Tips for Practical Giving

Where to give, what to ask, and the lowdown on emerging philanthropic trends

| March-April 2009


This article is part of a package on rethinking charity in the economic crisis. For more, read  Giving When It Hurts ,  Ladling Soup, Raising Hell : Nonprofit insider Robert Egger is out to reform charities from within, and  The Revolution Will Not Be Funded : It’s time to liberate activists from the nonprofit industrial complex .

Giving Circles

One way to boost the impact of a recession-sized donation is to join or establish a giving circle, a group of people who pool contributions to support a common cause—women’s rights, environmental racism, homeless queer youth—and then work together to determine which organization(s) will receive their grants.

“Giving circles in general are more participatory, more collective-minded, and more accessible than traditional philanthropy, which is centered around wealthy individuals’ ‘charitable’ giving,” reports Make/shift (Winter 2009). The magazine profiles the California-based Women of Color Giving Circle, whose 11 members each donate $1,000 a year to the project. The circle then doles out grants to groups that are led by women of color, “whose missions focus on women’s rights, economic justice, financial literacy, and immigrants’ rights; and who have annual budgets under $500,000”—or, as one circle member put it, “We are giving funding to folks who are ‘unfundable.’ ”



The structure of a giving circle is inherently flexible: Its size, the time commitment involved, and the level of formality are completely up to its members. Members of the Women of Color Giving Circle agree to donate several hours of their time each year to the circle, though the group does have two “silent” members who give money but no time. Some circles open a joint bank account to house their collective dollars; others just write individual checks to the circle’s agreed-upon recipient.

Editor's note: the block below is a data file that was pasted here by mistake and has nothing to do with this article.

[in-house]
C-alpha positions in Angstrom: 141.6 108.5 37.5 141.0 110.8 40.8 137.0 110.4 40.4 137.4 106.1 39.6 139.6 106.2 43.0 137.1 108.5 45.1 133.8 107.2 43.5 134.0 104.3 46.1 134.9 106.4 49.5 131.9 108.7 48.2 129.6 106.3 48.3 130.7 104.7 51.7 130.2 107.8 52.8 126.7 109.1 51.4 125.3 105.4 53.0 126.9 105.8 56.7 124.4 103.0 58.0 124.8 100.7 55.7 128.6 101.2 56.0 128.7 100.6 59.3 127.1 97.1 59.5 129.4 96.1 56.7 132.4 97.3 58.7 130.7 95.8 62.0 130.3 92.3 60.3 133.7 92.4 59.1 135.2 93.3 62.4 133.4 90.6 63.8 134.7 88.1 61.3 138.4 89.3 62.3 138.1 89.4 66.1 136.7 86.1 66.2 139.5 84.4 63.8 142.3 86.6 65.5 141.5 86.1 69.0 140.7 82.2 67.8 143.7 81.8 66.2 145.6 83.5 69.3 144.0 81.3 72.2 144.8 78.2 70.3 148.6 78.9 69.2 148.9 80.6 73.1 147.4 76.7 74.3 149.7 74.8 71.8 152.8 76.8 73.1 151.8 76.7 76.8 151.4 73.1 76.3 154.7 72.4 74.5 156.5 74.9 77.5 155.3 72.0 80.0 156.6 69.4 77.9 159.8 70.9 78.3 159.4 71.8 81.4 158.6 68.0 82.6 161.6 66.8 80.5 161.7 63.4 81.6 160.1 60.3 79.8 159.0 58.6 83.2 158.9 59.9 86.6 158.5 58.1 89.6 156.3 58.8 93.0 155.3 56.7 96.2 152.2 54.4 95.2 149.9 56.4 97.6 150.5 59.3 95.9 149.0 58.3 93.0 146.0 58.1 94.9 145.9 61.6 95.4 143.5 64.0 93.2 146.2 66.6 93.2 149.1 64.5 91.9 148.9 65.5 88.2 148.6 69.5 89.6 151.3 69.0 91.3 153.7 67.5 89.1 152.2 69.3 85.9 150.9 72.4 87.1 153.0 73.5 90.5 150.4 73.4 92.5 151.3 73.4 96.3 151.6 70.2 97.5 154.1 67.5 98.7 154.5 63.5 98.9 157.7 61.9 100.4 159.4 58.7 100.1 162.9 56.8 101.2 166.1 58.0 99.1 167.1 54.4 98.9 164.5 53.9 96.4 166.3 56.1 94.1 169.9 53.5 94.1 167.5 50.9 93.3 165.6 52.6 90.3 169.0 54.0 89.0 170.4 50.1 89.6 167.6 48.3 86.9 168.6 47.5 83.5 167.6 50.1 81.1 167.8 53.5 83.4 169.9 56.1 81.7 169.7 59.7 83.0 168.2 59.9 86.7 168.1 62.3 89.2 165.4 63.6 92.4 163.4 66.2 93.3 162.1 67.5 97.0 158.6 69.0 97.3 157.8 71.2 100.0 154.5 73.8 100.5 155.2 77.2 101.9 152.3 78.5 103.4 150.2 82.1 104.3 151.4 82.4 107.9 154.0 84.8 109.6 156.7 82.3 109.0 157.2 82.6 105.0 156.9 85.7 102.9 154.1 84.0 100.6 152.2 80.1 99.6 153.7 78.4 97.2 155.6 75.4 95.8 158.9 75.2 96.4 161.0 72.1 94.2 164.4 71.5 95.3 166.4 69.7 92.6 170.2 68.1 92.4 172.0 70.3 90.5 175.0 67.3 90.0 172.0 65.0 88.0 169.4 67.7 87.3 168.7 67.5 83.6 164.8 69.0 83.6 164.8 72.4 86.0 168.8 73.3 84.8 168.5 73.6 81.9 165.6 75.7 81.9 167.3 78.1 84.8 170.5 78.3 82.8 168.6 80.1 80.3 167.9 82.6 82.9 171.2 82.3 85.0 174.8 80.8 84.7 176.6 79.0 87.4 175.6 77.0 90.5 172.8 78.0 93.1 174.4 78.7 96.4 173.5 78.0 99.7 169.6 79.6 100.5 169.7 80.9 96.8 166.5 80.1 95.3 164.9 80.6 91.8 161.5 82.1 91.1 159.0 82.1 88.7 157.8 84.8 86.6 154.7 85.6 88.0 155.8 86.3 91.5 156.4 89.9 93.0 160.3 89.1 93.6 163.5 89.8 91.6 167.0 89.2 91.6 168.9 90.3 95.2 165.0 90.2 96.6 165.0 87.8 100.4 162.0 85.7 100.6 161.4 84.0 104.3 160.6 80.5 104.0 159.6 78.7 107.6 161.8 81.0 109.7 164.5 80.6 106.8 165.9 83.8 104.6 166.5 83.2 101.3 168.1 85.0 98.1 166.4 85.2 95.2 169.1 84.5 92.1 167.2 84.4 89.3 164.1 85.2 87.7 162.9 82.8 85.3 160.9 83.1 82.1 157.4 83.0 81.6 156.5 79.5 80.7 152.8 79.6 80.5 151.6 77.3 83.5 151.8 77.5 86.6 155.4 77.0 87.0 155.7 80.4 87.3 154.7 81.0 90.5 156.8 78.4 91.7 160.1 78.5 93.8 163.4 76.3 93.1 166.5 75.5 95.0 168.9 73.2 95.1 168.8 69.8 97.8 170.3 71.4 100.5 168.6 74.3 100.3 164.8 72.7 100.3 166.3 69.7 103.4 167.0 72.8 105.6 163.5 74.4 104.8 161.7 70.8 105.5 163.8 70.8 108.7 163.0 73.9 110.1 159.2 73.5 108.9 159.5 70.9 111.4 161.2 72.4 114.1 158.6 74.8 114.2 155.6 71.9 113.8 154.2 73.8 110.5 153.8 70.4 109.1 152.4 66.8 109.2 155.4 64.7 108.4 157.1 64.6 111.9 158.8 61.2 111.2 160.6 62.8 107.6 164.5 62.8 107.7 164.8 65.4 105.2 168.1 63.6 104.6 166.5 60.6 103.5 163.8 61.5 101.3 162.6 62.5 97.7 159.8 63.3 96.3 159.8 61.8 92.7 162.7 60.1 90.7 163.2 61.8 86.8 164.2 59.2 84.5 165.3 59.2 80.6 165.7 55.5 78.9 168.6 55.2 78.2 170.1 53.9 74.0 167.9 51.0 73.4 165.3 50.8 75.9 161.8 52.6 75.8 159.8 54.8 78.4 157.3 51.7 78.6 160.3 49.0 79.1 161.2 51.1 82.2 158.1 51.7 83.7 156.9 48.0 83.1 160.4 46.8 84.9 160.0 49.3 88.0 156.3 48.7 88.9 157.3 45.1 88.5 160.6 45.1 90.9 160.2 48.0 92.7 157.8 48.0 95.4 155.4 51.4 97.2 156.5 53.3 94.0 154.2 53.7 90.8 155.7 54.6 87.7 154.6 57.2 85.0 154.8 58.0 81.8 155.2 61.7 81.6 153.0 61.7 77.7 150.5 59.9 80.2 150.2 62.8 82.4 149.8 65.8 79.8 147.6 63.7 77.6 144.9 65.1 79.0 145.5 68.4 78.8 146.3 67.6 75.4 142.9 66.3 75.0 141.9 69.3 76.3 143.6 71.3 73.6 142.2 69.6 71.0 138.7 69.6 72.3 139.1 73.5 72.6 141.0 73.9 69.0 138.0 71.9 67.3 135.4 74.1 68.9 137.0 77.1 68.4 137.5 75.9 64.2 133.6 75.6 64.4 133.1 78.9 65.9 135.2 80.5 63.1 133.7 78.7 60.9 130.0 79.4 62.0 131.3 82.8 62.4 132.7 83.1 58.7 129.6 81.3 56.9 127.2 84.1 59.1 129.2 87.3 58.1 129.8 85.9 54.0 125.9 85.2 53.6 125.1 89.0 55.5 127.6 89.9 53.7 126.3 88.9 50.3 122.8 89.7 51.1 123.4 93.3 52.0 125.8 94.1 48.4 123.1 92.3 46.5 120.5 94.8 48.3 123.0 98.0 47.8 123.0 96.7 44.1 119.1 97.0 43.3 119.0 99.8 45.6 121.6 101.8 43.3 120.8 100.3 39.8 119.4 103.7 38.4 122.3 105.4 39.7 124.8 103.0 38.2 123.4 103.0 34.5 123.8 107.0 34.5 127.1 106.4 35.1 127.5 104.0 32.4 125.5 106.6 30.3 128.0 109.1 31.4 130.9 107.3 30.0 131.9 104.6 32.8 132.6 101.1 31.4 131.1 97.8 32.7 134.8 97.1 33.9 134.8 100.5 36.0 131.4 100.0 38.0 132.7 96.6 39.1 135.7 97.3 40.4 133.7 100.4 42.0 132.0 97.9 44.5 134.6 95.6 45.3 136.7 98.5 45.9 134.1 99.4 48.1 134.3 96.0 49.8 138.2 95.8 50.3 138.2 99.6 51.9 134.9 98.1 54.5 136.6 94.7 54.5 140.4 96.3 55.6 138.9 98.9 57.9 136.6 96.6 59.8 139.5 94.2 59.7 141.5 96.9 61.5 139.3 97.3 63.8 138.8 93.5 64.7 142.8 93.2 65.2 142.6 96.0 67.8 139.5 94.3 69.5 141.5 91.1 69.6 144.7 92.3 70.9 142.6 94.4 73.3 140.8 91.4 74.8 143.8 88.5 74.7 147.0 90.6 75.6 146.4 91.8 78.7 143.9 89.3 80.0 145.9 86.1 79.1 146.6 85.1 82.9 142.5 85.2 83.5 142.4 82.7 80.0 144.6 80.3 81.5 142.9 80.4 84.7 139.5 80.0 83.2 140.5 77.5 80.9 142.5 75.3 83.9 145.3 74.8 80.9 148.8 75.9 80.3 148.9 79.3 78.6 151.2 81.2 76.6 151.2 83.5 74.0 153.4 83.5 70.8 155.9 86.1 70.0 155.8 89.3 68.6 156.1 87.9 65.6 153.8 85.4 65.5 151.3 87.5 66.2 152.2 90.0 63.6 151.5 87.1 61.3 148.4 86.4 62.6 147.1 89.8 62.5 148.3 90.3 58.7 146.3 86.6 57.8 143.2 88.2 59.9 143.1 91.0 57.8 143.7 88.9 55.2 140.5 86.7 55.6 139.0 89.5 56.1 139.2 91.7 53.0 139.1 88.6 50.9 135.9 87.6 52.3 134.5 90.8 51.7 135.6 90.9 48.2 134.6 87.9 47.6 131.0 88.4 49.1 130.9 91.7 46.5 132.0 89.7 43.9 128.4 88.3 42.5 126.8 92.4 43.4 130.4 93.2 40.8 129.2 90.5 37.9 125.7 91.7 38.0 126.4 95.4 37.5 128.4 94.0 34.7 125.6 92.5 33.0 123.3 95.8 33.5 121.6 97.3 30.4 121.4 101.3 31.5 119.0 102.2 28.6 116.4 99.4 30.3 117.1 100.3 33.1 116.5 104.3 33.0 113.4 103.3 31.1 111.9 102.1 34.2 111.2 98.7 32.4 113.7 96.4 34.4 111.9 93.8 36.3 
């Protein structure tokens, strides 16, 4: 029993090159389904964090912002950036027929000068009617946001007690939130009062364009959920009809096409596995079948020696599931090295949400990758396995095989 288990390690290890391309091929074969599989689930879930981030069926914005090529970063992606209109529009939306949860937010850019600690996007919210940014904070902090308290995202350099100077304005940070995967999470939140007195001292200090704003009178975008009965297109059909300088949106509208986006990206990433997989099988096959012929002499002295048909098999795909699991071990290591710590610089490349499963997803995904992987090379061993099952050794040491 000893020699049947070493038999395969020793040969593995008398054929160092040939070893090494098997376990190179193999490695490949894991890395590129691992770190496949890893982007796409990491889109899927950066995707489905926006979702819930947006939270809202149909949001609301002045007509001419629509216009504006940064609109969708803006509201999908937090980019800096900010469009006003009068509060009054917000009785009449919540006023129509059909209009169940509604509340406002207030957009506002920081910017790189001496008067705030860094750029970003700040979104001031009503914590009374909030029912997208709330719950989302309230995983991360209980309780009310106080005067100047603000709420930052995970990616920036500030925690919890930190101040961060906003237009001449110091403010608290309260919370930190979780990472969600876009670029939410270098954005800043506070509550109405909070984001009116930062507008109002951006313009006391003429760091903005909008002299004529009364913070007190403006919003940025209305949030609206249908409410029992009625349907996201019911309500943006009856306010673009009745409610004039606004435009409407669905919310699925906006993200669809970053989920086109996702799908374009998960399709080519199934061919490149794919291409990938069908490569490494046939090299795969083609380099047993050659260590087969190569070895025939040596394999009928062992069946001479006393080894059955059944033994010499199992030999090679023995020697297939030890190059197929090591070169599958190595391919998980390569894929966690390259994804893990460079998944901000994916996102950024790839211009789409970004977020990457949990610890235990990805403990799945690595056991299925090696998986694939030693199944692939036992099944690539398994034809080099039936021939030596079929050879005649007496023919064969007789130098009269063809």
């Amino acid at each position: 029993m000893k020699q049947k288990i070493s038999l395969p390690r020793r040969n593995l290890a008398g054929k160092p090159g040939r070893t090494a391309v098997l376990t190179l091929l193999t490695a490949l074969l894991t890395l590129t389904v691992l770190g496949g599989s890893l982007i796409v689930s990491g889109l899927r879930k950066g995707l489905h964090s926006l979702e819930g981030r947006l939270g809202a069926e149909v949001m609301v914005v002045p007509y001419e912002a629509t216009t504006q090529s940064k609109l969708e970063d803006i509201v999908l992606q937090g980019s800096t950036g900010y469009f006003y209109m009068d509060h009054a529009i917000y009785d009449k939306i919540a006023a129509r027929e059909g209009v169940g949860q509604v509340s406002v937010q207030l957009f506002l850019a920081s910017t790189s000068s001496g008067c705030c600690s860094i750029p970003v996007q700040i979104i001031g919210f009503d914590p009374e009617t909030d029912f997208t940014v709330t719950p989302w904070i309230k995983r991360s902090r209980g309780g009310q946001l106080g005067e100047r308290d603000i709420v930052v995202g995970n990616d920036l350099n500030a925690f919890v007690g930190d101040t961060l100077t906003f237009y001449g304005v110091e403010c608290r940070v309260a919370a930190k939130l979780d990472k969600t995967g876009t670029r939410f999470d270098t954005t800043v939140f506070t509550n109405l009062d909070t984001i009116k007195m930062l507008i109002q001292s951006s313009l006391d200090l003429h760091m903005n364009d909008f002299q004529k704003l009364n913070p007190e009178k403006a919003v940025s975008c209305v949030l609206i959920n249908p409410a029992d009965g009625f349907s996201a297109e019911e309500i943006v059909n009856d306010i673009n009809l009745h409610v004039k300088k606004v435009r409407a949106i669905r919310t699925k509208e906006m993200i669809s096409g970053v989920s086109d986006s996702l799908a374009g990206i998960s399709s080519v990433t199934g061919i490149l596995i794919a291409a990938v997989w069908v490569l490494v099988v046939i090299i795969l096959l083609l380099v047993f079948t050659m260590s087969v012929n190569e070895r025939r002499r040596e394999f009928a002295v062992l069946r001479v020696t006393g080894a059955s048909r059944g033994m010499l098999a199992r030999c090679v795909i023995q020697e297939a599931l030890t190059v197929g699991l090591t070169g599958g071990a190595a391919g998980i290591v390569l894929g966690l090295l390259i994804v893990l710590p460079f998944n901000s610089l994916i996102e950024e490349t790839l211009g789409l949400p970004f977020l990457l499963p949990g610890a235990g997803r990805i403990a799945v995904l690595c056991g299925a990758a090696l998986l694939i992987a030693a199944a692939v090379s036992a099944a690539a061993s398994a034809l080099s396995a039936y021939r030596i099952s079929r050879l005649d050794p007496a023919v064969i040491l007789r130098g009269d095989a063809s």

It’s important for members to agree upon a circle’s structure, mission, and activities up front to avoid confusion or discord about what’s expected from members, financially or otherwise.

Shannon Baxter
4/7/2012 2:51:09 PM

Fundraising can be a difficult or enjoyable process depending on how you go about it, what type of fundraising you decide to do, and how committed you are to the need you are fundraising for. Choosing how to fundraise is often the most difficult step in the process but not for a lack of fundraising ideas. Fundraising ideas for individuals


On the Issues Magazine_1
2/26/2009 1:07:43 PM

Giving and fundraising in these trying times is more important than ever. On the Issues Magazine currently features an article by Marian Banzhaff, Putting Money Where Our Causes Are, which discusses the need for foundations to support progressive and radical organizations. The article specifically points to many foundations and philanthropy groups that are raising money to give to women's causes, The Women's Funding Network and the Astraea Lesbian Foundation for Justice, to name just a couple. The article has a forward looking take on how to fund foundations, calling on every citizen to foster a spirit of giving. And she gives tips on how to do it. www.ontheissuesmagazine.com